By the time this post goes up (and assuming I’ve done my math right*), I will have been in Armenia for almost two full days. Which probably means that I will have cycled through at least five more complete sets of emotions in addition to all the ones I’ve already felt. I will also, I hope, be slightly less sleep deprived and more able to write coherently, but I’ll save that for next week’s blog. This week, I’ll just have to revel in all the giddy thoughts running through my head.
And “giddy” really is the best way to describe it. Giddy and a little fuzzy and not quite sure that this is all real and so very glad that it is. Between packing and good-byes and more packing** and then the actual travel, I haven’t had much time to stop in the last week. Now, though, it’s all taken care of. Or not, and the world didn’t end. I can stop and breathe and look around and grin like a maniac every time it hits me that I’m finally in Armenia. Quite literally on the other side of the world. Getting ready to learn and get involved and even just live.
It was around 1am when my plane landed in Yerevan, so I didn’t get to see much from the air beyond the pattern of the lights. I spent the trip to the home of my wonderful host family doing my best to sound out as many words in Armenian as possible as they flashed by outside the car window, which was simultaneously encouraging (I could recognize and even understand a few!) and faintly unnerving. For every word I could read, there were a hundred more I couldn’t. To say the least, I have a lot of work ahead.
And speaking of the language, it is, for me, a strange feeling to look around a busy street and know that a large percentage of the people all around won’t necessarily understand you. I’ve traveled only a little before this, and that was to the UK/Ireland. This is an entirely different ball of wax.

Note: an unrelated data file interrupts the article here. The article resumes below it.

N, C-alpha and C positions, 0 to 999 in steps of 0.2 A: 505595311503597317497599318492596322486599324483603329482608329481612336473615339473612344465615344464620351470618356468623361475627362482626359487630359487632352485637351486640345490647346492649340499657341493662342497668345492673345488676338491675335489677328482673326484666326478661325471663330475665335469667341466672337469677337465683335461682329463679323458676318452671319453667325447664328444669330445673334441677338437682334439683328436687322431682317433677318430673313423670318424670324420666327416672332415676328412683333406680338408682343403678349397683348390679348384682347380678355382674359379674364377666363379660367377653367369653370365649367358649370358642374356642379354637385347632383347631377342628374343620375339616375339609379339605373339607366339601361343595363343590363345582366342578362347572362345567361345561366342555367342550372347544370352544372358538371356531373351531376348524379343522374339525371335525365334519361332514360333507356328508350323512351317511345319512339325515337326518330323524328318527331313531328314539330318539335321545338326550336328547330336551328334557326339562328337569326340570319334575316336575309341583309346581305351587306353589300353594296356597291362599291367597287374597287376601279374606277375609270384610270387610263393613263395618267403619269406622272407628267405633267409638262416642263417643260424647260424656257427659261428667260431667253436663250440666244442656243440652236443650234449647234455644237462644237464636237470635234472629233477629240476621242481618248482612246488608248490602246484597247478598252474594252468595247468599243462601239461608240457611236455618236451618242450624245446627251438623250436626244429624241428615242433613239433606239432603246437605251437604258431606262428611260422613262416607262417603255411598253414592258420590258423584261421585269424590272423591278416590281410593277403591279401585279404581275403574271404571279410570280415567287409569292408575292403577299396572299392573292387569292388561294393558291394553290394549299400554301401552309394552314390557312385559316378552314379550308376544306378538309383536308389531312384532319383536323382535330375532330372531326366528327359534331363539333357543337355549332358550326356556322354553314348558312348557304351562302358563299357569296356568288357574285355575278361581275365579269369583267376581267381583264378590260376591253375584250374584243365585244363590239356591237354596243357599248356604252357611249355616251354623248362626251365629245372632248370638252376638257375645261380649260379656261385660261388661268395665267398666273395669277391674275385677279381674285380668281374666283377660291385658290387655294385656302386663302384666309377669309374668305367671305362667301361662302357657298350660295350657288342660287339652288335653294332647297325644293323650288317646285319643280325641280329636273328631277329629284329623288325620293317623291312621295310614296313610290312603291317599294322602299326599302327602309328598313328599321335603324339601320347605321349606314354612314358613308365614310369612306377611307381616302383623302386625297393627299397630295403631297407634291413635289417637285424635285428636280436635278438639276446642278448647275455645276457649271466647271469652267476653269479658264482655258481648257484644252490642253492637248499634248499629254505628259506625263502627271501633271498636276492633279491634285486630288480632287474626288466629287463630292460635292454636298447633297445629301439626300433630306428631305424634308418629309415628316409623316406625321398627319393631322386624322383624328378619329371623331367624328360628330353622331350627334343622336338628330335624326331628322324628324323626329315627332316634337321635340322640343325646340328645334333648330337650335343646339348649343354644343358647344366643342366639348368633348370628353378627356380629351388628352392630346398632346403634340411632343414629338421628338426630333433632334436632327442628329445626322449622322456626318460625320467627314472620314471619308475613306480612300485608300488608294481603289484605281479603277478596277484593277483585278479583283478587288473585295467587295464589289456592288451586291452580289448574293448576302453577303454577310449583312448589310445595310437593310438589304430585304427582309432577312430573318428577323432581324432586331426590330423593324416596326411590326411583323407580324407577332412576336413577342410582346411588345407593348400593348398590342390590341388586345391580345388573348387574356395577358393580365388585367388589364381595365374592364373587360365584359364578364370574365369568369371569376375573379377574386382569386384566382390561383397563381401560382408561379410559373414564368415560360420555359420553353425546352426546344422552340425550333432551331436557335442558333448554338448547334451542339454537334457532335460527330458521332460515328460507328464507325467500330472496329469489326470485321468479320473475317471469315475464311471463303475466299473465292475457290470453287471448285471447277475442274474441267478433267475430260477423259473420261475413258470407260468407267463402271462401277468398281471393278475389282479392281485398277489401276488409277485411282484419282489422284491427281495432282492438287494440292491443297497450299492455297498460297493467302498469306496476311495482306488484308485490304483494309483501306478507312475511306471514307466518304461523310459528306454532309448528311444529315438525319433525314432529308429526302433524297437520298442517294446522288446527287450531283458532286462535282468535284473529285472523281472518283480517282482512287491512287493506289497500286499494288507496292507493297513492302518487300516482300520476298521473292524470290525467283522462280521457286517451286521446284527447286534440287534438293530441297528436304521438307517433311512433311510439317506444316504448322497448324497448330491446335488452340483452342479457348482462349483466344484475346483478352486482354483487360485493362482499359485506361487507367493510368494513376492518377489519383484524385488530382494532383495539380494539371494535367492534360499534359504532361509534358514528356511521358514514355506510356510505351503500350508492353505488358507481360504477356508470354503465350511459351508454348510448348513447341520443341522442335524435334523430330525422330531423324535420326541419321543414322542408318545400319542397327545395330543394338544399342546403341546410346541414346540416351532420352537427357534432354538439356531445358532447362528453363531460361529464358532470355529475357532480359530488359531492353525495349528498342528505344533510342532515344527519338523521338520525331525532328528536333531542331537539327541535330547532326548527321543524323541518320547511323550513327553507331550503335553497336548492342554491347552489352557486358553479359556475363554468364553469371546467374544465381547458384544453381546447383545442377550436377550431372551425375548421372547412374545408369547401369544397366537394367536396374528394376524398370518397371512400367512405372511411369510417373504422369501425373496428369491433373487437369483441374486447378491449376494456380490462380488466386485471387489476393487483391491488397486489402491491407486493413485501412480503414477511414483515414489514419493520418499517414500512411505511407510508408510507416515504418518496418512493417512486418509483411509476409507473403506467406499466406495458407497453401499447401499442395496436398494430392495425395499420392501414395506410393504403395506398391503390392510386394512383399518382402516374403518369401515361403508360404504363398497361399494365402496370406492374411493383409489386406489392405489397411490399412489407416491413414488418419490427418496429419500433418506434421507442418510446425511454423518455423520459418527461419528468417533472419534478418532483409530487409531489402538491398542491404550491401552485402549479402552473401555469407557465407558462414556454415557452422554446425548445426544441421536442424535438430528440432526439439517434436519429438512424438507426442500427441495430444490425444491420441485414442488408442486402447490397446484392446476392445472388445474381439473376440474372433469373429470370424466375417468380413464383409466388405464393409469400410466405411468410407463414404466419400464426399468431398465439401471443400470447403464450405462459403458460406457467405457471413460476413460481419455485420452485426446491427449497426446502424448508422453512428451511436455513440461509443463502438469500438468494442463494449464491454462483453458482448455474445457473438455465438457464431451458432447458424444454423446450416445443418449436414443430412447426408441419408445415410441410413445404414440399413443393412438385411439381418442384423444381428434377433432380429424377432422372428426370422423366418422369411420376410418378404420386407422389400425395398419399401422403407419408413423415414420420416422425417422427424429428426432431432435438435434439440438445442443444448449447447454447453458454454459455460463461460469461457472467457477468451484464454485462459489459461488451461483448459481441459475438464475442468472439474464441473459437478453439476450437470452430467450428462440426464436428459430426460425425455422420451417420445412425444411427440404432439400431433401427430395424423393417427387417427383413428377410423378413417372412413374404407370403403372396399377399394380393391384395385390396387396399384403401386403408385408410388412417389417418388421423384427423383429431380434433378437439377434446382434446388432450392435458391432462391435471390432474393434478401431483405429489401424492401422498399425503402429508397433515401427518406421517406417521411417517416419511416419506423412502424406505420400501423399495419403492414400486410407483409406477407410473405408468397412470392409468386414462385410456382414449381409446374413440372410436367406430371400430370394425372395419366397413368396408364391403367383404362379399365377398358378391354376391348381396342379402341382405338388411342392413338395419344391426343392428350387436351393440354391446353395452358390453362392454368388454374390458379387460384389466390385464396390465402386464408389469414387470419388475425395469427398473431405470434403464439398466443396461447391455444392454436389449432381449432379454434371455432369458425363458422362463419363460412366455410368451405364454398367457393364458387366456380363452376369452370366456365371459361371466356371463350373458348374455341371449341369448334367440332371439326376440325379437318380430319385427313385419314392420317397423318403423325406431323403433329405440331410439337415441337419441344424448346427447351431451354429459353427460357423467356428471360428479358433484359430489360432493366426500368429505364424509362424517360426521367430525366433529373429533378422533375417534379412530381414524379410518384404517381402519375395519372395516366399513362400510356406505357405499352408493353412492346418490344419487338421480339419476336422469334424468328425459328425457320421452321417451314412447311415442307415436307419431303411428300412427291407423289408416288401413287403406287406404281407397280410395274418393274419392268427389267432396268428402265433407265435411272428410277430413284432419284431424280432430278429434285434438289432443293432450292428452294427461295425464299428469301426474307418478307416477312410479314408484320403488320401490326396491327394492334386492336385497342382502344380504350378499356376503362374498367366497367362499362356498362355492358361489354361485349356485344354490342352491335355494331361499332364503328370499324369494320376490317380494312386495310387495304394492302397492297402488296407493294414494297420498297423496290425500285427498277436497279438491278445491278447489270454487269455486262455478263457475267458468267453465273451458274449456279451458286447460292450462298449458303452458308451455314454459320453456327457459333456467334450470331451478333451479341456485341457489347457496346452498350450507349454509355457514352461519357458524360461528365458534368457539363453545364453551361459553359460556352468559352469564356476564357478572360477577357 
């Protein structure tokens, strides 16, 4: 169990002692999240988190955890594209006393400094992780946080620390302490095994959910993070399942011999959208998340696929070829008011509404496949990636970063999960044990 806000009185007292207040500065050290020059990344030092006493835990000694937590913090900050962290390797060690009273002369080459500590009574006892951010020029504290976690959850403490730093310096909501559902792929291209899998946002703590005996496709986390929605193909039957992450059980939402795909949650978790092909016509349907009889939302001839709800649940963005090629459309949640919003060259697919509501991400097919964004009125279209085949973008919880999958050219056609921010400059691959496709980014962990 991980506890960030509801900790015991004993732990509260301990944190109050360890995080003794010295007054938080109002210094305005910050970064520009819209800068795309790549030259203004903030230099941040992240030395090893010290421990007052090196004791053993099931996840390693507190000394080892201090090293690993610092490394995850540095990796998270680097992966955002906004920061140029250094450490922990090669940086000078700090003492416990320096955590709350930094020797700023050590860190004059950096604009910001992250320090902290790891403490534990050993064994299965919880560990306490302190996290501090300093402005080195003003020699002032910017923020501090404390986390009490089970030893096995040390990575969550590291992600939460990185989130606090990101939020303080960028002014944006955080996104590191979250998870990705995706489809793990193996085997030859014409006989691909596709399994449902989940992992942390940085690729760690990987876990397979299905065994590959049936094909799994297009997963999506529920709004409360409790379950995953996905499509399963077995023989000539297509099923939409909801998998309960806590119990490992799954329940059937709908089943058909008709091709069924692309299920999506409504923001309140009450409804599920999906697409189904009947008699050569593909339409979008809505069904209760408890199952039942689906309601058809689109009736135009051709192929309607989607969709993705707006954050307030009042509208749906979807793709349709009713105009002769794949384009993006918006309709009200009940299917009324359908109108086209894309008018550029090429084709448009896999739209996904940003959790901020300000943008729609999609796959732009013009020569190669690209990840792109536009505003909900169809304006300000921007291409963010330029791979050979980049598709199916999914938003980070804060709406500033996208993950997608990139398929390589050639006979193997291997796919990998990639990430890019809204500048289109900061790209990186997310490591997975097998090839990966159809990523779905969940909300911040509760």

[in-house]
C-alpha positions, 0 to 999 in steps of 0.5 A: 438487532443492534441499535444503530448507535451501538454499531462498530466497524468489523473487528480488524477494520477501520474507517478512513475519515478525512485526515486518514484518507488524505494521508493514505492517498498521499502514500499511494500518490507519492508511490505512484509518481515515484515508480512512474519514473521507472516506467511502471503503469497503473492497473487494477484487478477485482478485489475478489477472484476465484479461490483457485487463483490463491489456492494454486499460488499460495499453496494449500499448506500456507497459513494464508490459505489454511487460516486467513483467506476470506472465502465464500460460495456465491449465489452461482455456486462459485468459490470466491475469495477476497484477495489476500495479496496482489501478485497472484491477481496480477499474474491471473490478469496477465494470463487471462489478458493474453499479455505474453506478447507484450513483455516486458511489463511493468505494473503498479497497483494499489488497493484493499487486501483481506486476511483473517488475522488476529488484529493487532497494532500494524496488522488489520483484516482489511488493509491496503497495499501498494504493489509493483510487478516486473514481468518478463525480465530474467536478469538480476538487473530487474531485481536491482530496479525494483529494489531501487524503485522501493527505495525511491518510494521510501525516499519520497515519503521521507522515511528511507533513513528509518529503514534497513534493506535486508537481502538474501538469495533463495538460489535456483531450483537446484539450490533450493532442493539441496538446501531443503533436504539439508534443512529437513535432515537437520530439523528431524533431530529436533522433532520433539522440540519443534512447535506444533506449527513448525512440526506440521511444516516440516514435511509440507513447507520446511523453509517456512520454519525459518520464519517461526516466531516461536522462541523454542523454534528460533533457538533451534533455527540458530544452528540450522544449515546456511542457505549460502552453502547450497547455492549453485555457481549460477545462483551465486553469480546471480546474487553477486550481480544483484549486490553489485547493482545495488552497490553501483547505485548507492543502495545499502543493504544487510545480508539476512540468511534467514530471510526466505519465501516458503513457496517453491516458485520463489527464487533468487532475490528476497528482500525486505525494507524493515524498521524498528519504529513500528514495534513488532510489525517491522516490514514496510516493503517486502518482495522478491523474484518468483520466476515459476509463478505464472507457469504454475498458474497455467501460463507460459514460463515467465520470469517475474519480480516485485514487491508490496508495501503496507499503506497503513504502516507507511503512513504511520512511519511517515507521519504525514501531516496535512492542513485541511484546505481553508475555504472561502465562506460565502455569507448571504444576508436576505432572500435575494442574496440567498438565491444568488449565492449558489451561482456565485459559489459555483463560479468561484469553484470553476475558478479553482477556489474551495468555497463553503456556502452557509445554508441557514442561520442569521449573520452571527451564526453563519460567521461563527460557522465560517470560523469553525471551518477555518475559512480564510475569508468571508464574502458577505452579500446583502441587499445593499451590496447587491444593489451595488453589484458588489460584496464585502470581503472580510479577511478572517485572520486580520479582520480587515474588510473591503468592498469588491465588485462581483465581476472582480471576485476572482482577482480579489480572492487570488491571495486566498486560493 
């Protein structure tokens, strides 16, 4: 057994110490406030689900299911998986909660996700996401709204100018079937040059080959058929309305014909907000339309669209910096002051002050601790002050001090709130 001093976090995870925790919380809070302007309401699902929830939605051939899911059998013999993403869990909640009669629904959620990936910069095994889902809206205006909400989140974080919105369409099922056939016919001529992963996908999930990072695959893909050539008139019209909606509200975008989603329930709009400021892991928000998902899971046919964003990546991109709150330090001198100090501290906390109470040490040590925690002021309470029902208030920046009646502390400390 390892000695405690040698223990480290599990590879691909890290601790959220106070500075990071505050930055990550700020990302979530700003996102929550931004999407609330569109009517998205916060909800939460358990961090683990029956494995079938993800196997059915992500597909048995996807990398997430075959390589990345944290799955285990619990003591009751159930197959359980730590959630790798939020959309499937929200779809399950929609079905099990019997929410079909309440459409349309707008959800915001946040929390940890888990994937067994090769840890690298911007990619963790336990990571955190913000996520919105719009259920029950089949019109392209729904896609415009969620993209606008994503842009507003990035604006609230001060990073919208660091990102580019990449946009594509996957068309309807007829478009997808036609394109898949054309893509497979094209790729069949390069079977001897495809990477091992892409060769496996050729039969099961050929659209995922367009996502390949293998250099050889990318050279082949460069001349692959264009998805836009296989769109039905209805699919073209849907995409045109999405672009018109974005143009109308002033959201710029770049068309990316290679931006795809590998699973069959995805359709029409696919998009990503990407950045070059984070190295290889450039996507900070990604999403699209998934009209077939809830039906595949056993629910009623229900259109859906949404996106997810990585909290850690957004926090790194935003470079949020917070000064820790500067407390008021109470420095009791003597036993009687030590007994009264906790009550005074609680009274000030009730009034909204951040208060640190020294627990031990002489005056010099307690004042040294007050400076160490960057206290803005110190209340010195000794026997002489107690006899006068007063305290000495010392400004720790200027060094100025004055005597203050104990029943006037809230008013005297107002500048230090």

So far, it’s all been a lesson in humility as well. There’s so much of this I couldn’t have done (and won’t be able to do) on my own. Again, see note ** down below. But it’s more than that. It’s the cousin who encouraged me relentlessly to apply for the program and is helping me around the city now that I’m here. It’s my boss who reminded me until I listened that this is a “once in a lifetime” opportunity. It’s having to accept that right now, I need the help, because I don’t speak the language, don’t know the metro/bus systems, don’t know where to find anything or what to avoid. It’s having to recognize that in some ways, I’m about as self sufficient as a little kid.
And, weirdly enough, I’m okay with that. Most of the time.
That’s all I’ve got for now, save that Yerevan is a beautiful city, and I can’t wait until I’m awake enough to explore it. There will definitely be pictures, starting with a couple down below. A quick note: as you’ve probably already guessed, there won’t be a short story going up to this week, as my time got eaten by international travel. I do have one started, and I hope to be able to finish it over the weekend, but you know what they say about the best laid plans. Either way, it’s time for me to drag myself off to bed in the hopes of wounding the vile beast jet lag. Until later!
* If I haven’t, I blame jet lag and entirely too many hours (about twenty) spent on planes. And if you point out that the two of those are basically the same thing… you’re right. I’ll blame that on the jet lag as well.
** I haven’t had to move for five years. To say I’m out of practice on packing would be a severe understatement. I would have been in a world of hurt were it not for everyone who helped me pack and move out and gave me a place to store everything that I didn’t take with me, and I’ll never be able to thank them all enough. Friends, if you are reading this, thank you so much. You saved me from myself.